Saatchi & Saatchi on the defensive after losing Dr Martens ad account

Saatchi & Saatchi has been forced to defend creative work for Doc Martens that ran in the UK, after the iconic shoe brand apologised for running a series of ads featuring dead rock stars and kicked the agency off its account.

Saatchi & Saatchi has been forced to defend creative work for Doc Martens that ran in the UK, after the iconic shoe brand apologised for running a series of ads featuring dead rock stars and kicked the agency off its account.

The footwear company issued a statement with David Suddens chief executive saying “Dr Martens is very sorry for any offence that has been caused by the publication of images showing dead rock icons wearing Dr Martens boots.

“Dr Martens did not commission the work as it runs counter to our current marketing activities based on FREEDM, which is dedicated to nurturing grassroots creativity and supporting emerging talent. As a consequence, Dr Martens has terminated its relationship with the responsible agency.”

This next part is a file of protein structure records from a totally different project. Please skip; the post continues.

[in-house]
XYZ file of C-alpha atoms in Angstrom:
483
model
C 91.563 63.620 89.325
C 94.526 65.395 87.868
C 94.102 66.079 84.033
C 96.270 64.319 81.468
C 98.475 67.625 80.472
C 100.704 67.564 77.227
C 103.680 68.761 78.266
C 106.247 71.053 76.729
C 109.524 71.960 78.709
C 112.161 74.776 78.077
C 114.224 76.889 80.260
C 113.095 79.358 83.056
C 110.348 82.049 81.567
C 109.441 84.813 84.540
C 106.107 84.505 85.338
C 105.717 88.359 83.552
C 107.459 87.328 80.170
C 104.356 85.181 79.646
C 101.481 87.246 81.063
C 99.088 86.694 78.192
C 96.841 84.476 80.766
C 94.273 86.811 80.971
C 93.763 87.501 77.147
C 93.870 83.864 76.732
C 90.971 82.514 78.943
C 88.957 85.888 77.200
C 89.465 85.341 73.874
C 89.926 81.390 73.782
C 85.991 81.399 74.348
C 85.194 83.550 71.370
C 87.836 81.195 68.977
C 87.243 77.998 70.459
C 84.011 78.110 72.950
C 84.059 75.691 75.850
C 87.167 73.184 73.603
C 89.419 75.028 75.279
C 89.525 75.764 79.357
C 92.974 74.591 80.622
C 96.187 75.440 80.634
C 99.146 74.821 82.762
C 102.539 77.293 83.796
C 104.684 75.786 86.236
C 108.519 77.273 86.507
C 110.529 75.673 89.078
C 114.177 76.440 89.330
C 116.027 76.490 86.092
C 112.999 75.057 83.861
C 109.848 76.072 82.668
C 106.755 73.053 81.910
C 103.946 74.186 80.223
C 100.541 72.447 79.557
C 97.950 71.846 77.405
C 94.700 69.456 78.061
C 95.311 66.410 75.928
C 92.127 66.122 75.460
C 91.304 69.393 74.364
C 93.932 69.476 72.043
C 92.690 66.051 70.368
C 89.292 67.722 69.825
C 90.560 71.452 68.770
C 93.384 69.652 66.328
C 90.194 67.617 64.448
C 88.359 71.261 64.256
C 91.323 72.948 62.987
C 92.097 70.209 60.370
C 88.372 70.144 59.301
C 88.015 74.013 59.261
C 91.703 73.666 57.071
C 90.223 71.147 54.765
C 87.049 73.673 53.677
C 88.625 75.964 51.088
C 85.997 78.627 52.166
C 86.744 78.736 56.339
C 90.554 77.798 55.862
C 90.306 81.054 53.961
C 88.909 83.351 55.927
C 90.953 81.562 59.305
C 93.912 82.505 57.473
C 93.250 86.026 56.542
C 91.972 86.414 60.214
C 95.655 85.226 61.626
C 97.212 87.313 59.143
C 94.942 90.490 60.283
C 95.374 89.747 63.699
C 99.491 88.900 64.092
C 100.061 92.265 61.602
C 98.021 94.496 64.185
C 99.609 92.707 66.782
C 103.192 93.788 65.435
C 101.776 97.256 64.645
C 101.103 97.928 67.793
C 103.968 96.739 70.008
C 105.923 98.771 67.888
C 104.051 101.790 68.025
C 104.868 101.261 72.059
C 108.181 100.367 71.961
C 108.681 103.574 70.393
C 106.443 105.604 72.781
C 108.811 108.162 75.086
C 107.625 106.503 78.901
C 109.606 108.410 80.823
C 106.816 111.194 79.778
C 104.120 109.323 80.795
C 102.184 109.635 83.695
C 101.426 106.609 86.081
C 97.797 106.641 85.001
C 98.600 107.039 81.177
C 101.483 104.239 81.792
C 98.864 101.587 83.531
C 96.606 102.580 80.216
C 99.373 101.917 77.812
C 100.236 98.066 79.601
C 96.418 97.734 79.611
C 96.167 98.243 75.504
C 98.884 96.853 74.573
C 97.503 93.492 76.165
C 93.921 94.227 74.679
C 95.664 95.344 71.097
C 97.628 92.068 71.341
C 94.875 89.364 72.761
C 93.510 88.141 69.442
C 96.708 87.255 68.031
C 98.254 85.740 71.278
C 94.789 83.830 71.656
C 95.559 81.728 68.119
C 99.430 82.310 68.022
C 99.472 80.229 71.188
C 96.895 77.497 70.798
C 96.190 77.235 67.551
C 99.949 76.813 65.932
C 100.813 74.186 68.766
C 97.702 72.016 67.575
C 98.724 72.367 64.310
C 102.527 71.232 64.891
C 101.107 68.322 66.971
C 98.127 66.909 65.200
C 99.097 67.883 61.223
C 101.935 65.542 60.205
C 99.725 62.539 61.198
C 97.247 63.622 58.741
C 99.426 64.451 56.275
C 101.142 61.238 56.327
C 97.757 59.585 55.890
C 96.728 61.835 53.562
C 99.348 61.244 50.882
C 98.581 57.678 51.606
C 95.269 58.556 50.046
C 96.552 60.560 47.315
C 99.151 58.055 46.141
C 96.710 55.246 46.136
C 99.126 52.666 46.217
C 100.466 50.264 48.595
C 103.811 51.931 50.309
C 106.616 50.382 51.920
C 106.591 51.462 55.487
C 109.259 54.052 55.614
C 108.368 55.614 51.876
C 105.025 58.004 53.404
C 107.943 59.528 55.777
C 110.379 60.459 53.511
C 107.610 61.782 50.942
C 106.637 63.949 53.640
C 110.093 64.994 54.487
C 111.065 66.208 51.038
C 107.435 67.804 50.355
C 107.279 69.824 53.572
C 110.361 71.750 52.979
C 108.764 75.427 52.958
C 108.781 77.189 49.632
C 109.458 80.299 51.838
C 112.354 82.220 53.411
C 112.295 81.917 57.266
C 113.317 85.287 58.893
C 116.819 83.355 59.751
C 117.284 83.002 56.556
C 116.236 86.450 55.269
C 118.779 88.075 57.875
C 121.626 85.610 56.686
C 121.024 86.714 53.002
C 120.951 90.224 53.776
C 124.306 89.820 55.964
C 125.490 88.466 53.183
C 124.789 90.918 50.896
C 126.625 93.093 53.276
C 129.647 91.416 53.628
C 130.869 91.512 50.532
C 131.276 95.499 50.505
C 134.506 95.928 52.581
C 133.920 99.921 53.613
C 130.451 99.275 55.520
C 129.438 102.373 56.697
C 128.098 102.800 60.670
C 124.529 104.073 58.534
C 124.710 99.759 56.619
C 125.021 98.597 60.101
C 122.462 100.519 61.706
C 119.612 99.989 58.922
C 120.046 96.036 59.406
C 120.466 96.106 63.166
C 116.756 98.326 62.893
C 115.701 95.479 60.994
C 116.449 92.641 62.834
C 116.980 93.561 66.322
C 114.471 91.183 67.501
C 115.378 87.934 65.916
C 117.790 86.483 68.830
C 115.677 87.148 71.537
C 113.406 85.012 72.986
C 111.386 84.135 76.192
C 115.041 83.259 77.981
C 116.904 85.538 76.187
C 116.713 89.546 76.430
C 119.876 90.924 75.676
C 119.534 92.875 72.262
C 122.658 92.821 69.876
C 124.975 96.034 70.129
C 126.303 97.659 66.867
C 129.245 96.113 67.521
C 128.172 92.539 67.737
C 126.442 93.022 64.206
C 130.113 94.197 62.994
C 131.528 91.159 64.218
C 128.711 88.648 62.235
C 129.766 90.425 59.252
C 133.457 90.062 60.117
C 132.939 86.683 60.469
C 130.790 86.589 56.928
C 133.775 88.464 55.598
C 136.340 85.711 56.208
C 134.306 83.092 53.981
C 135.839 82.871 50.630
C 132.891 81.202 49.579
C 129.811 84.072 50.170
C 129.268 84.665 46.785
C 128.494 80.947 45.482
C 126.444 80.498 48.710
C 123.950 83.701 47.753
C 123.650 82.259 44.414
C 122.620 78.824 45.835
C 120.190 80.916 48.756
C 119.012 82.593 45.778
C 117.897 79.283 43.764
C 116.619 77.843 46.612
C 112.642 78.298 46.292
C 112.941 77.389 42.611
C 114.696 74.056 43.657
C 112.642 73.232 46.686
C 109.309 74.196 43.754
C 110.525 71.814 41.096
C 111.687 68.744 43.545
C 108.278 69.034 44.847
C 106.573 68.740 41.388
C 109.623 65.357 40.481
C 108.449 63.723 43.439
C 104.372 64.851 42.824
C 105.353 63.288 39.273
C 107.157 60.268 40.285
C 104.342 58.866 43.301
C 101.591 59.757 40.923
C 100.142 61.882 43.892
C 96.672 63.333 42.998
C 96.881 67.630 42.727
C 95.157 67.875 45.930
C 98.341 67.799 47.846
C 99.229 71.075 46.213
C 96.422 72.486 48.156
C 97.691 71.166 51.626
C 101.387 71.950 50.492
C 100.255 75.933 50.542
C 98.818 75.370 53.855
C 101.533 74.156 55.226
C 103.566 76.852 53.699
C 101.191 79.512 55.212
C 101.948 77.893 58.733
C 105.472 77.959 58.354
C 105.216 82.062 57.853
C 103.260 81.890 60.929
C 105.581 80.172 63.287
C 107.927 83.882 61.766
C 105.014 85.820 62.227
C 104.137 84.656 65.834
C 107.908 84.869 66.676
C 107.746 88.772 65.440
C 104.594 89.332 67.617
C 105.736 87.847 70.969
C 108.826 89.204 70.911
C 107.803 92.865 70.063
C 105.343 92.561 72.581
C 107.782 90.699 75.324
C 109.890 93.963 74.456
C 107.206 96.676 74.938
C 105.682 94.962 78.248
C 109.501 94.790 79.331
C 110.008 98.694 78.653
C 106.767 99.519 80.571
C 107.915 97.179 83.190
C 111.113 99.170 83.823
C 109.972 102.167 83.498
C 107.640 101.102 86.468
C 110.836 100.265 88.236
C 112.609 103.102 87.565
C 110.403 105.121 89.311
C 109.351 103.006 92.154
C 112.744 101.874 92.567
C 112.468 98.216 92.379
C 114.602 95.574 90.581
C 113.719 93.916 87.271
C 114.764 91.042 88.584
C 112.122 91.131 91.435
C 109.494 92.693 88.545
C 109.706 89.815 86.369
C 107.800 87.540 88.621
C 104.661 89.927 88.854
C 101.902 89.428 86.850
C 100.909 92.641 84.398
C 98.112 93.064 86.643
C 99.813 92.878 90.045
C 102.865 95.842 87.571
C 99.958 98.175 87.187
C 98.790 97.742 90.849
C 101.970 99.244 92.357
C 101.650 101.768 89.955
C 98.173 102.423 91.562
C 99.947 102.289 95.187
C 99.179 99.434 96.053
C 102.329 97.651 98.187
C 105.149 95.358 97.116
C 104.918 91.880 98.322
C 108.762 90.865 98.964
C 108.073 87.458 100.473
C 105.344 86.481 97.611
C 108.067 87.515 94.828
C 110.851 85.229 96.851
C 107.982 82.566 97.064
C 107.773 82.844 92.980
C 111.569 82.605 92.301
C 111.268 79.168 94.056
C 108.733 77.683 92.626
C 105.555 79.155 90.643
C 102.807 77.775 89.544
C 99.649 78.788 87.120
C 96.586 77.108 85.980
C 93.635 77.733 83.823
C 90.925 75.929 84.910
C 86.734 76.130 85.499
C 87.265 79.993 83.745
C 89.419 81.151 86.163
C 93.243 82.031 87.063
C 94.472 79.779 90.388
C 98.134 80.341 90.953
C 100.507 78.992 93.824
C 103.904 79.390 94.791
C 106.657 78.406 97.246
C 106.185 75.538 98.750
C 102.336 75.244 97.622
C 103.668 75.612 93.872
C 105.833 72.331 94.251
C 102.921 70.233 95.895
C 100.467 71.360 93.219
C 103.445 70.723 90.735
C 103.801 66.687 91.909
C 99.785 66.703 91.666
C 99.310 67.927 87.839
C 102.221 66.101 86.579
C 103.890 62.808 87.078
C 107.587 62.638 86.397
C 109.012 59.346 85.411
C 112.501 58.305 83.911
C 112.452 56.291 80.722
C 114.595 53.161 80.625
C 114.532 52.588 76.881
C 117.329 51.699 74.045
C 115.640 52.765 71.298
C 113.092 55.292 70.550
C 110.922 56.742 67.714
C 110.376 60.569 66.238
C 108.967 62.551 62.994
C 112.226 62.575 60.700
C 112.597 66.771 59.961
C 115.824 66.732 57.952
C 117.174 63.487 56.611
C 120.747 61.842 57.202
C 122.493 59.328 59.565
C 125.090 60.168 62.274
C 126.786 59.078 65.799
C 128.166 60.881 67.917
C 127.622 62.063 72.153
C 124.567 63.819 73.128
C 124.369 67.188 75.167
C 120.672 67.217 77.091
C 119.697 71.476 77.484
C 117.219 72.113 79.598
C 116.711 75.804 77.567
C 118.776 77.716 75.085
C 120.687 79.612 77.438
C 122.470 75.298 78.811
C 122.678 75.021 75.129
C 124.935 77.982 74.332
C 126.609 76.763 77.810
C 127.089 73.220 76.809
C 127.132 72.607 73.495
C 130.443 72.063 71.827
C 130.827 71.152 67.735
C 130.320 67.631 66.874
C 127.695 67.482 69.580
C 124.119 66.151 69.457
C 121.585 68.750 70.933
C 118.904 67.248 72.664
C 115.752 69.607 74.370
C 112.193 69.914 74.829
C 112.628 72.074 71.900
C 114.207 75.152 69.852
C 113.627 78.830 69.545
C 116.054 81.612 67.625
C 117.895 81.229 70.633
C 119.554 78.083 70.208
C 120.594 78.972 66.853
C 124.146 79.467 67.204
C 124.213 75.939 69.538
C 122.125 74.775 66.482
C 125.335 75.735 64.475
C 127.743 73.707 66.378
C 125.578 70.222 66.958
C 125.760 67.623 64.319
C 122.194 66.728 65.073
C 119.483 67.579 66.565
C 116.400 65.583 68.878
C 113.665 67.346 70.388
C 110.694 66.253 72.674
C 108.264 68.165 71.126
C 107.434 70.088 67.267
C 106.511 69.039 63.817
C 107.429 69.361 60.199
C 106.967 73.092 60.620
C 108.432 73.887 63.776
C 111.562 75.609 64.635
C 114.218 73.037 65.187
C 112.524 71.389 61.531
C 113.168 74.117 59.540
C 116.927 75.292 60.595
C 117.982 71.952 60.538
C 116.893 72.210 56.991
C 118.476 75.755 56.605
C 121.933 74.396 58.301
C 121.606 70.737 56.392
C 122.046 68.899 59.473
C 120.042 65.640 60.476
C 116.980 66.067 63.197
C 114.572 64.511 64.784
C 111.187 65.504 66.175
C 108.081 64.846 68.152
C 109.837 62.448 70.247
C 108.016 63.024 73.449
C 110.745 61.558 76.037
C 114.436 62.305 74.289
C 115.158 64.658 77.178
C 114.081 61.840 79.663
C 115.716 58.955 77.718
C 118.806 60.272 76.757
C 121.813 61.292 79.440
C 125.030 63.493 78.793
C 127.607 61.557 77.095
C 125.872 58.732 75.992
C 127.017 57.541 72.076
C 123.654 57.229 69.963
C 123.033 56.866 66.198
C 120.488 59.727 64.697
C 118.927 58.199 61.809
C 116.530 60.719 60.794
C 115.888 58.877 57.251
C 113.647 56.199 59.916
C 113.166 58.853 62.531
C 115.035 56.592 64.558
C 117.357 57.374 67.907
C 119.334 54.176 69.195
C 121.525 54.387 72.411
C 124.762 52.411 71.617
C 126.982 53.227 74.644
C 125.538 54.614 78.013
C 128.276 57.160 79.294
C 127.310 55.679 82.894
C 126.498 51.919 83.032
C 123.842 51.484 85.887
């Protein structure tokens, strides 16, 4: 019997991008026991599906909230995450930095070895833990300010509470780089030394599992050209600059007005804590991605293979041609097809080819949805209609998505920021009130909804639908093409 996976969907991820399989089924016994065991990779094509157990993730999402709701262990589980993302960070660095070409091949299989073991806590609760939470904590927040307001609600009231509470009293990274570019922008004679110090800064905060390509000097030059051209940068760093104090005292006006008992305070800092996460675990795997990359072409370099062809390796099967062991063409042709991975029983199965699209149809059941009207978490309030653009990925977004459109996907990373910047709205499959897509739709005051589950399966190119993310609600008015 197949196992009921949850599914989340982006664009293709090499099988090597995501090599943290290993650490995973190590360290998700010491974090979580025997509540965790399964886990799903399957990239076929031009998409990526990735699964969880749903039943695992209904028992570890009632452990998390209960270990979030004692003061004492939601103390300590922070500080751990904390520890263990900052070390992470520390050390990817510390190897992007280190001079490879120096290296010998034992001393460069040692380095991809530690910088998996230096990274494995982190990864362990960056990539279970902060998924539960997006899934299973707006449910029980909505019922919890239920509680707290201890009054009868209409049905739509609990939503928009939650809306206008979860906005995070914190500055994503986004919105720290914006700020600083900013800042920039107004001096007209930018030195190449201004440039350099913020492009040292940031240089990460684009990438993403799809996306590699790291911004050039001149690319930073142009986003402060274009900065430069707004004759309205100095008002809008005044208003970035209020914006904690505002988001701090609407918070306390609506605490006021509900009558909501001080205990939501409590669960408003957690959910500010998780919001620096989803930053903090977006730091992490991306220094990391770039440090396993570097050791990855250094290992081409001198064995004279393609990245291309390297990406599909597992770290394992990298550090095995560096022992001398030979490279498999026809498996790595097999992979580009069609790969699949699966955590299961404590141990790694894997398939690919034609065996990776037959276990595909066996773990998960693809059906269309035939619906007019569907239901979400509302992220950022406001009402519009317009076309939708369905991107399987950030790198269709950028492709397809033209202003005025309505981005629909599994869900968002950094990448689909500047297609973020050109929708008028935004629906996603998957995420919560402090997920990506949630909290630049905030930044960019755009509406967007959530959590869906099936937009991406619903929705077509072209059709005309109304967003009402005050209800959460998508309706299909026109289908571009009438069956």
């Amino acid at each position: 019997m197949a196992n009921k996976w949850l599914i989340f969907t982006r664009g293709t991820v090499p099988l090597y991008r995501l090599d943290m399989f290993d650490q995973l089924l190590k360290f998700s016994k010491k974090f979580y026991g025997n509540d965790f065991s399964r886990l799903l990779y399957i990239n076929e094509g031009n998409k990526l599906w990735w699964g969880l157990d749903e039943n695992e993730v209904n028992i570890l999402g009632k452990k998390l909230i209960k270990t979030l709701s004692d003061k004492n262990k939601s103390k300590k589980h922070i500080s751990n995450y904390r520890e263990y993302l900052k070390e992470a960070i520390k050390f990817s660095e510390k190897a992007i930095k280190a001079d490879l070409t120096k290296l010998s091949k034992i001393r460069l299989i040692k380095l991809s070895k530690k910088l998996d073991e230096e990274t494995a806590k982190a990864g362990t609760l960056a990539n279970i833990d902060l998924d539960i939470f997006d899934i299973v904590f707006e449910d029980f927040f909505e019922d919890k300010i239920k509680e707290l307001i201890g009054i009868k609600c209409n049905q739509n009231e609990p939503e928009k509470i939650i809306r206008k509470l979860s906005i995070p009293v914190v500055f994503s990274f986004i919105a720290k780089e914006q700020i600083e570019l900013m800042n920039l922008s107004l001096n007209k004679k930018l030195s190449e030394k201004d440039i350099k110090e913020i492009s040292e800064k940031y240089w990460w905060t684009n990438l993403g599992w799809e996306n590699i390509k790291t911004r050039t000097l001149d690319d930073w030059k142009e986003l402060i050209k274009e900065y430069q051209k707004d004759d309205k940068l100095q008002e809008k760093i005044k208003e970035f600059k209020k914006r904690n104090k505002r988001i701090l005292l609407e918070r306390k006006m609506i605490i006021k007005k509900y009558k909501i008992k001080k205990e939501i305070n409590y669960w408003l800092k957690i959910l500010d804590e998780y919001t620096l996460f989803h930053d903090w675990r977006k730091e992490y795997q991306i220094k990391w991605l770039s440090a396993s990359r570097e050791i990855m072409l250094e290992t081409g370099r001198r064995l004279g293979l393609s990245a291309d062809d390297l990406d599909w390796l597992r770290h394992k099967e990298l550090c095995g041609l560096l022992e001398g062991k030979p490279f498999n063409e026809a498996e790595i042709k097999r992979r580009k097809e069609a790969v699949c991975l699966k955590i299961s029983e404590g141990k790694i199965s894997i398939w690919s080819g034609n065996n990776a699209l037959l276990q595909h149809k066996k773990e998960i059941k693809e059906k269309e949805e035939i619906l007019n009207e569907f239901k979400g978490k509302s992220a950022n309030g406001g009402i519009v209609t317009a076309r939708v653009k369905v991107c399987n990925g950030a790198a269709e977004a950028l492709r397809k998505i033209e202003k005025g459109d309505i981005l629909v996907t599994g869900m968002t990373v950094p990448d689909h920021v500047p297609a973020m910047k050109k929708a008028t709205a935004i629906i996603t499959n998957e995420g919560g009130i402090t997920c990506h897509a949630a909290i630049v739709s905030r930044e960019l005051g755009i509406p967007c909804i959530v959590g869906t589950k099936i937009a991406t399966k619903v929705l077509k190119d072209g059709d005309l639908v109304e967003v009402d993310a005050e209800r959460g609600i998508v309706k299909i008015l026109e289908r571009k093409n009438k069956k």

The ads featured the Sex Pistols’ Sid Vicious and Nirvana lead singer Kurt Cobain, and Joe Strummer and Joey Ramone wearing nothing other than a sheet and Doc Marten boots floating in heaven. Cobain’s widow Courtney Love is said to have branded the ads “despicable”.

Kate Stanners, executive creative director, Saatchi & Saatchi says: “We believe the ads are edgy but not offensive. There has been blog commentary both for and against the ads, but it is our belief that they are respectful of both the musicians and the Dr. Martens brand.

“We regret that the controversy has led Dr. Martens to terminate the contract.” She added that an “individual broke both agency and client protocol in this situation by placing the ads on a US advertising website and acting as an unauthorised spokesperson for the company.”

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